Trip Report – May 9-12 in Manaus
It was with much anticipation and a touch of dread that Maria and I headed for the city of Manaus in the middle of Brazil’s Amazonia. Maria, a native of Brazil who has been living in the U.S. for nearly 20 years, was excited about seeing her cousin Rita and her family for the first time in 25 years. I was a bit concerned about the teeming temperatures one associates with the Equator.
Maria’s reunion turned out to be a memorable one. As for those temperatures, well, we live in South Florida, and I’ll take May on the Equator over Miami in July anyday. It wasn’t nearly as uncomfortable as I’d feared.
Our Customs and Immigration experience was not a highlight. With only a handful of officials on duty when we arrived in the middle of the night, it took an hour to get through Immigration and another 45 minutes for Customs. But Rita and her daughter made our frustration disappear when they greeted us with big smiles.
Even at nearly 3 a.m. we found a restaurant open with outdoor seating. There are no limitations on alcohol sales in Brazil, so we were able to enjoy a couple beers while Maria and her cousin began the long process of catching up.
While it can rain at almost any time in Manaus (hey, it is the rain forest), we got lucky. It mostly rained late in the day or at night and created no problems for us. It rained in the morning our final day there, but we just waited it out a few hours and still had an enjoyable day.
Certainly a highlight for us was a boat tour we did in the Negro River. While there are big commercial tours, Rita helped us seek out a small operator who charged us 30 reais (about $20) each for a three-hour trip that took us deep into the rain forest. I don’t speak enough Portuguese to understand, but the captain kept up a running commentary on all we were seeing, and Maria kept up a steady translation. (Speaking of the language, you’ll probably need at least some expertise in Portuguese or, at the very least, Spanish to get by in Manaus, whereas in Rio or Sao Paolo many more people speak English.)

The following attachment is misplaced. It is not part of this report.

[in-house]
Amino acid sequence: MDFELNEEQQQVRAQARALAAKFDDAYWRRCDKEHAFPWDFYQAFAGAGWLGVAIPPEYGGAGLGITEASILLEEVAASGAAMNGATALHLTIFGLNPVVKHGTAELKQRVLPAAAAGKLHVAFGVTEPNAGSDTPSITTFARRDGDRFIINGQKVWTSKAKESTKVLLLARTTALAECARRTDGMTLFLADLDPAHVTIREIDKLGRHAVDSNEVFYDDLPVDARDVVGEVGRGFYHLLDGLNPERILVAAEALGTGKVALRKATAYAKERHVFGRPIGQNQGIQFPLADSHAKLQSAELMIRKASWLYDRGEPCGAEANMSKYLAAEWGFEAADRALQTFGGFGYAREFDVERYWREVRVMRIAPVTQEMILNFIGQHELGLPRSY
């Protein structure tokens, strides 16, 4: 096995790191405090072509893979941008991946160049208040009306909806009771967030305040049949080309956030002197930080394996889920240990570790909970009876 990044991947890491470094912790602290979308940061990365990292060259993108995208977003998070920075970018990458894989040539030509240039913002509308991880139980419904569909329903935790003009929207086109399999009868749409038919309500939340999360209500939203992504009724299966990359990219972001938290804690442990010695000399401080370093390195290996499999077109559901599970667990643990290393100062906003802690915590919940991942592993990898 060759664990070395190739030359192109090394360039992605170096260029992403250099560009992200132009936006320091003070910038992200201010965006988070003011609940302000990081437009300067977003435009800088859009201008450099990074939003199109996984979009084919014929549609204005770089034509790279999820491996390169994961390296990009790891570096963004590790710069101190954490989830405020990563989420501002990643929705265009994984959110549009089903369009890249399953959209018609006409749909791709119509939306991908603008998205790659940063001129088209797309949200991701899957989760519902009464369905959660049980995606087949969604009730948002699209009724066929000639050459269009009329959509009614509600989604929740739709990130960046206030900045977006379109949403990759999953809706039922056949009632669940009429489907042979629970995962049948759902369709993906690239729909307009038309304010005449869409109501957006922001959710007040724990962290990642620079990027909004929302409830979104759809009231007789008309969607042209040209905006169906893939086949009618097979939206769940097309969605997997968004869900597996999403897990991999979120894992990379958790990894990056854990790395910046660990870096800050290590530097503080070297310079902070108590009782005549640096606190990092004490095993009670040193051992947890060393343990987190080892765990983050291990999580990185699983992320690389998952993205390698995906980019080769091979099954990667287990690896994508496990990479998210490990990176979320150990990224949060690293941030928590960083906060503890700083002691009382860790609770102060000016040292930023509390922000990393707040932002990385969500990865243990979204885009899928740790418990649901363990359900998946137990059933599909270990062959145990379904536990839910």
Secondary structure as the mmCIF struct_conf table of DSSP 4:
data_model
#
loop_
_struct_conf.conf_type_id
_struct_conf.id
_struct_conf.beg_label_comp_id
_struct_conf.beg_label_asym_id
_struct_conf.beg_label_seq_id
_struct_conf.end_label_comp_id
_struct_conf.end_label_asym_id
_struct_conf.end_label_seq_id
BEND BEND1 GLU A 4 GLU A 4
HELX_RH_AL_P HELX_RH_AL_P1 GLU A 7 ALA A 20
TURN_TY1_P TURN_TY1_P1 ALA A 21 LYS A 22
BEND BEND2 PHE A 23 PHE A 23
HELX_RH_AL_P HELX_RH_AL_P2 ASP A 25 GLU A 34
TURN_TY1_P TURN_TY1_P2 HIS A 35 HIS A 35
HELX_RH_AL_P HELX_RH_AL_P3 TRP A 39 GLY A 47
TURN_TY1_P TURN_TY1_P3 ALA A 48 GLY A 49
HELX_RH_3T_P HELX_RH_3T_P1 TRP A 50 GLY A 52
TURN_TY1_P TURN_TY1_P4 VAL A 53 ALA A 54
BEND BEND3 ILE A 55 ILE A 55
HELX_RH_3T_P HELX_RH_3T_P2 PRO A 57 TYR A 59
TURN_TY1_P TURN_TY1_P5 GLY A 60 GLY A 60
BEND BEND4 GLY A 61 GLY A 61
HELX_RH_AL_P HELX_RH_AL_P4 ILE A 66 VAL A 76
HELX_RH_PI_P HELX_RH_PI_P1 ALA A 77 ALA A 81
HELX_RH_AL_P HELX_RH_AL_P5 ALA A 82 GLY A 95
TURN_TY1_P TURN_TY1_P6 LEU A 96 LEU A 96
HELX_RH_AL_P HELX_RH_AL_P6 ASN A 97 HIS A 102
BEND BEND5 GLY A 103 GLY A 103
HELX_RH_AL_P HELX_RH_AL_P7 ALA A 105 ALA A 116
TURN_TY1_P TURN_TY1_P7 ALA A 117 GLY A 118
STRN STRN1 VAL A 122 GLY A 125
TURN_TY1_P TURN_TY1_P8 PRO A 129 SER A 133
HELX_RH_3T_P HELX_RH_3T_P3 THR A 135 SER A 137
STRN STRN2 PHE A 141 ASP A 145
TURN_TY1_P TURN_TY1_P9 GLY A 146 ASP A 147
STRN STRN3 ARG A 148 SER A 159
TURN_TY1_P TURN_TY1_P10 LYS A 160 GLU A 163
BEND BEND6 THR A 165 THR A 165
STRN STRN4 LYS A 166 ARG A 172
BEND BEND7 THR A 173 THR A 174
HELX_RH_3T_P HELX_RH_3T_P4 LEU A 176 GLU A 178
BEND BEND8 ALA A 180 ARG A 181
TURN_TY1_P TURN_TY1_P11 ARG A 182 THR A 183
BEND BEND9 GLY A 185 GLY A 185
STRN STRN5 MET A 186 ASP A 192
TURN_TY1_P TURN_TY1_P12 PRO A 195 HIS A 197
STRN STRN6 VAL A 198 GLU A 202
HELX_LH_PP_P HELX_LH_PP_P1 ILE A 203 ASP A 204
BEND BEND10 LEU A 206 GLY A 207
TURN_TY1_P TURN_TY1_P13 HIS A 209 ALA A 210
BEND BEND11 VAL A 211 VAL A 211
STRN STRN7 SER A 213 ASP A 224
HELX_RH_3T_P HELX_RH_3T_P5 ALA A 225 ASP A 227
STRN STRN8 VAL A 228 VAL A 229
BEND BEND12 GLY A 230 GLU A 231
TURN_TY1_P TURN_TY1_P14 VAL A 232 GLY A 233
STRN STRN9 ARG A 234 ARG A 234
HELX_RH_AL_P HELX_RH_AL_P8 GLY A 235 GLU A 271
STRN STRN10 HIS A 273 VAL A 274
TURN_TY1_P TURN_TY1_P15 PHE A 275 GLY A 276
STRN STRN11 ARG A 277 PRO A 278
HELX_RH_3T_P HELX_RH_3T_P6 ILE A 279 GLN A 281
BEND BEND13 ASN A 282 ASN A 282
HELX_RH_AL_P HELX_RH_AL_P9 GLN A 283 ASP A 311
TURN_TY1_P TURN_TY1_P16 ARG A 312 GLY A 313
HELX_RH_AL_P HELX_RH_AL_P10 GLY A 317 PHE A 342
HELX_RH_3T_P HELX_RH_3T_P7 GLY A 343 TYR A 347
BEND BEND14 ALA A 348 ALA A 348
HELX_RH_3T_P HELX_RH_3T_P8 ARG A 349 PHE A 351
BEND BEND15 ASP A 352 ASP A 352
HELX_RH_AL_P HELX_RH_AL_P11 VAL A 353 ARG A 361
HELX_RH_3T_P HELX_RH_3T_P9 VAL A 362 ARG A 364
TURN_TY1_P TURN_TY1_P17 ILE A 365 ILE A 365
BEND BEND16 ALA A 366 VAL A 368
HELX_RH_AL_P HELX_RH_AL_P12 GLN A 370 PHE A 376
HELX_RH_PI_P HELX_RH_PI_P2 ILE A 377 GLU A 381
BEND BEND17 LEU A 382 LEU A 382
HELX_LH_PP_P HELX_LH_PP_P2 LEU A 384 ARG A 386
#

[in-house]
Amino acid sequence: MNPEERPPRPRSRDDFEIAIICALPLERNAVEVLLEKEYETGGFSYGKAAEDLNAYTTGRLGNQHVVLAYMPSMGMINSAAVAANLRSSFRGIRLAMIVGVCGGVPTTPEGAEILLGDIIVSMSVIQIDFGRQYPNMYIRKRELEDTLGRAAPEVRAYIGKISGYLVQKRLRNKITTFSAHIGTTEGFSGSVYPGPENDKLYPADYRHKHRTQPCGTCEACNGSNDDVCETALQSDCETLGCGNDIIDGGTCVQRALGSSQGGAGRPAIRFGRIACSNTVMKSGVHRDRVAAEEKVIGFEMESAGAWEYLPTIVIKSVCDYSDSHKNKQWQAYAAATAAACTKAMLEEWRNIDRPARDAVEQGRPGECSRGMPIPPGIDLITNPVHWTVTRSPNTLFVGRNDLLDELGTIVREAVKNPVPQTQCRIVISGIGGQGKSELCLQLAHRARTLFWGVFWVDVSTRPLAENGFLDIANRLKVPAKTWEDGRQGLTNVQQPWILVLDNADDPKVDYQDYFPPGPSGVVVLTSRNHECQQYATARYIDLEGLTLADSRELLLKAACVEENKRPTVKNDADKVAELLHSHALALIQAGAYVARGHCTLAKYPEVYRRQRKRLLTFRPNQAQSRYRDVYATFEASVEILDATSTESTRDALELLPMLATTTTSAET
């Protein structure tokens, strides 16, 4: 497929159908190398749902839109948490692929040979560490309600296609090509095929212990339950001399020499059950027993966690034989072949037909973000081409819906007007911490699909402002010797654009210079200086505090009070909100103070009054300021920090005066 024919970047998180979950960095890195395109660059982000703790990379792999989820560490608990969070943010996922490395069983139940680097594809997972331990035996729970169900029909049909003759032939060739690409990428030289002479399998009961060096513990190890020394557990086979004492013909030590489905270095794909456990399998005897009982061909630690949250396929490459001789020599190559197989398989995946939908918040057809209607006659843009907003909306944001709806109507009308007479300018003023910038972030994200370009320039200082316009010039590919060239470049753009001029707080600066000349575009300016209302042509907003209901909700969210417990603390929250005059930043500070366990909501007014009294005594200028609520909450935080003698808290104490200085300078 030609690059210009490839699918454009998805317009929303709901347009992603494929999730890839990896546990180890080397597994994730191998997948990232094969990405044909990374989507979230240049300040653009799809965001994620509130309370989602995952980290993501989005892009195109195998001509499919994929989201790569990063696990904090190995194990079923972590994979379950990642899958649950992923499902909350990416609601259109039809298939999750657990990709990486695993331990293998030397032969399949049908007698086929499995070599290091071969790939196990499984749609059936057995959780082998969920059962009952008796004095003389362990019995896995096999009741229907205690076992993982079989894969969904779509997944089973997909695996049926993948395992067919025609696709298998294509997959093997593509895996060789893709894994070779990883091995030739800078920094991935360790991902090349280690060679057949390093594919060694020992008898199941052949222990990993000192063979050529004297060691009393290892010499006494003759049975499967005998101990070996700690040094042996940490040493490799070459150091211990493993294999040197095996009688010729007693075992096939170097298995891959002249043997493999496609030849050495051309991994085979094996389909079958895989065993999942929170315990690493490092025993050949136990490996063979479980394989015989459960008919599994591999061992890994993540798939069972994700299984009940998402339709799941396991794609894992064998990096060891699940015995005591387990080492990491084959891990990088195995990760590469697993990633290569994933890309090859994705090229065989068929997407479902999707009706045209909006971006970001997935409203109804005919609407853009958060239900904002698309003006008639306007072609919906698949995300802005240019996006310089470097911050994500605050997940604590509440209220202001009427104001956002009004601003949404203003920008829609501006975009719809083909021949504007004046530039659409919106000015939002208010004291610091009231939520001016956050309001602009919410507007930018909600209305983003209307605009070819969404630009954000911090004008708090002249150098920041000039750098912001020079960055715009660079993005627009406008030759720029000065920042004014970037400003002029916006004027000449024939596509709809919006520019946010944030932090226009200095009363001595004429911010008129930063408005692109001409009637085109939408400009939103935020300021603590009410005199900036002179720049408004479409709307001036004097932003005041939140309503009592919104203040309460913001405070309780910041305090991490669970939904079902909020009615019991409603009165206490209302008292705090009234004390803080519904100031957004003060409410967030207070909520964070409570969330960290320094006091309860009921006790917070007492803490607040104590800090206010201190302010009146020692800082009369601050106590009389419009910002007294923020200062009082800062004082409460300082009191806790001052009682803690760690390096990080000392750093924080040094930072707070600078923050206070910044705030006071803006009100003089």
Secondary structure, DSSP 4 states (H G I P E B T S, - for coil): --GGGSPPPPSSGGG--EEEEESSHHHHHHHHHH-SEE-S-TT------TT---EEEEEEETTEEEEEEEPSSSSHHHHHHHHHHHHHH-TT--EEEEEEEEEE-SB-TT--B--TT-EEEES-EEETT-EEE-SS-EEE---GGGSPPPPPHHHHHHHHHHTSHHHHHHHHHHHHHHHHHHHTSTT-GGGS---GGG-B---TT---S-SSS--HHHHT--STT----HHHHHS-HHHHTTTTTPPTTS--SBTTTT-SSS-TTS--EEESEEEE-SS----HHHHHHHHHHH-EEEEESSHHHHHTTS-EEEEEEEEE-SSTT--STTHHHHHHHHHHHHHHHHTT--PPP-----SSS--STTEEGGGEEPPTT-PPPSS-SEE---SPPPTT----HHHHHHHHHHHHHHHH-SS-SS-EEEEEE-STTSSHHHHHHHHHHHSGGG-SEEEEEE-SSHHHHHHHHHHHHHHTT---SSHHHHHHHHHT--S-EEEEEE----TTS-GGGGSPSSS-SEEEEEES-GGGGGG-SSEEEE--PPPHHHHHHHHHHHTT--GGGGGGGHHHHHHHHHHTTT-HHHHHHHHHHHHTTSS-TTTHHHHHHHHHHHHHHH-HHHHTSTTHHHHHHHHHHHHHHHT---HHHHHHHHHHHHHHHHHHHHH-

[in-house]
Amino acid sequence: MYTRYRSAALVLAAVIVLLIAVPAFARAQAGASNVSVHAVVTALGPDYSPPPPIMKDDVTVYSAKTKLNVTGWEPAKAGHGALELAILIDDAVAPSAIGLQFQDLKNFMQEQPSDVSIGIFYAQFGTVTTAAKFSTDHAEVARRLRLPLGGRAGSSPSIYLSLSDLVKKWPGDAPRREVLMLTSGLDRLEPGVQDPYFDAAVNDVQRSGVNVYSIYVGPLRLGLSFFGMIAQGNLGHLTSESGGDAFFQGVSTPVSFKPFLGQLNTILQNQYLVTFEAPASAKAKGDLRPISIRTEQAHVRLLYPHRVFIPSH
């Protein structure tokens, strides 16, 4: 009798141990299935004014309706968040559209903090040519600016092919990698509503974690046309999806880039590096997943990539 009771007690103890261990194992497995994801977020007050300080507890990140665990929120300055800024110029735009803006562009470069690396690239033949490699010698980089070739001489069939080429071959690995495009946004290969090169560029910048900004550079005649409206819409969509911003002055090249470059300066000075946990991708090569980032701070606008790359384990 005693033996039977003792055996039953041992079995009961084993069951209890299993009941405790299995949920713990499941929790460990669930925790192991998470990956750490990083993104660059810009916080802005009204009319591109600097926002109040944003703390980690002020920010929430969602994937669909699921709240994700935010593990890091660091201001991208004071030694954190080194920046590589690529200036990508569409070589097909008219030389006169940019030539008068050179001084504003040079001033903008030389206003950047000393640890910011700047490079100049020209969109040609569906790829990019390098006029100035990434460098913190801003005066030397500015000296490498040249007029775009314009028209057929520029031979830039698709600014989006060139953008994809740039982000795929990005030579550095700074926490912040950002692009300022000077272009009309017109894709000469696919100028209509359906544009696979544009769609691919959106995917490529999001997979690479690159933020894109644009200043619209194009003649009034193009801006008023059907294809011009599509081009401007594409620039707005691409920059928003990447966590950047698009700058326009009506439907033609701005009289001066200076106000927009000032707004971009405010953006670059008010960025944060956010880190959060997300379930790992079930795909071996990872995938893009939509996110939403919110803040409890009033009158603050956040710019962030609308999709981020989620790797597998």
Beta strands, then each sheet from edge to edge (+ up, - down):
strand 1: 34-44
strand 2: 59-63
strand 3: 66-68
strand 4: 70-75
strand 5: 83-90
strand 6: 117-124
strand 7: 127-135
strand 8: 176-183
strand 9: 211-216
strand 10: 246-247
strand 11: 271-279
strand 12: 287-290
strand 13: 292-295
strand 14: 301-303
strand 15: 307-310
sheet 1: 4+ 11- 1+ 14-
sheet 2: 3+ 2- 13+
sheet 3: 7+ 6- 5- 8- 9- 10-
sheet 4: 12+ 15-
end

The boat harbor is right downtown, and while there you owe it to yourself to swing by the bustling fish market, which features as many as 40 to 50 stands selling fish at competitive prices.
Just before we arrived a large fire caused significant damage to the downtown market. Many vendors have just taken their goods outside under tarps; it looks like it will be awhile before the market is reopened.
Another of Maria’s cousins, who is a colonel in the Army, accompanied us on a walking tour of a beautiful park in Manaus and took us to the zoo, which houses many animals that roam the nearby jungles including an ocelet and jaguar, and a wide variety of monkeys and birds.
A simple fruit stand in Manaus can be an amazing experience, with fruits you’ll never see anywhere else. We stopped by one and the vendor kept giving us free samples, one more delicious than the next.
One Manaus custom we found both cute and funny proved to be another enjoyable experience. Going to the mall (they call it “the shopping”) is a big recreational activity, in part because it’s air-conditioned and also because there’s typically free entertainment in the concourse. We sat, ate, drank and enjoyed for hours on a Sunday evening.
Manaus, of course, is most famous for being near the spot where the Amazon and Negro rivers join and the blue-green waters of the Amazon mix with the black of the Negro, which is a product of the sediments it holds. Many tours head for the spot where they mix; we’ll be saving that for next time.
But Manaus is equally famous for the Indians who live in the area and the handmade goods they sell, particularly at kiosks not far from the boat harbor. The prices were very reasonable and the artifacts unique to the region.
We found the people of Manaus wonderful and the sights and sounds unique in our many experiences around the world. We’re anxious to get back and experience more.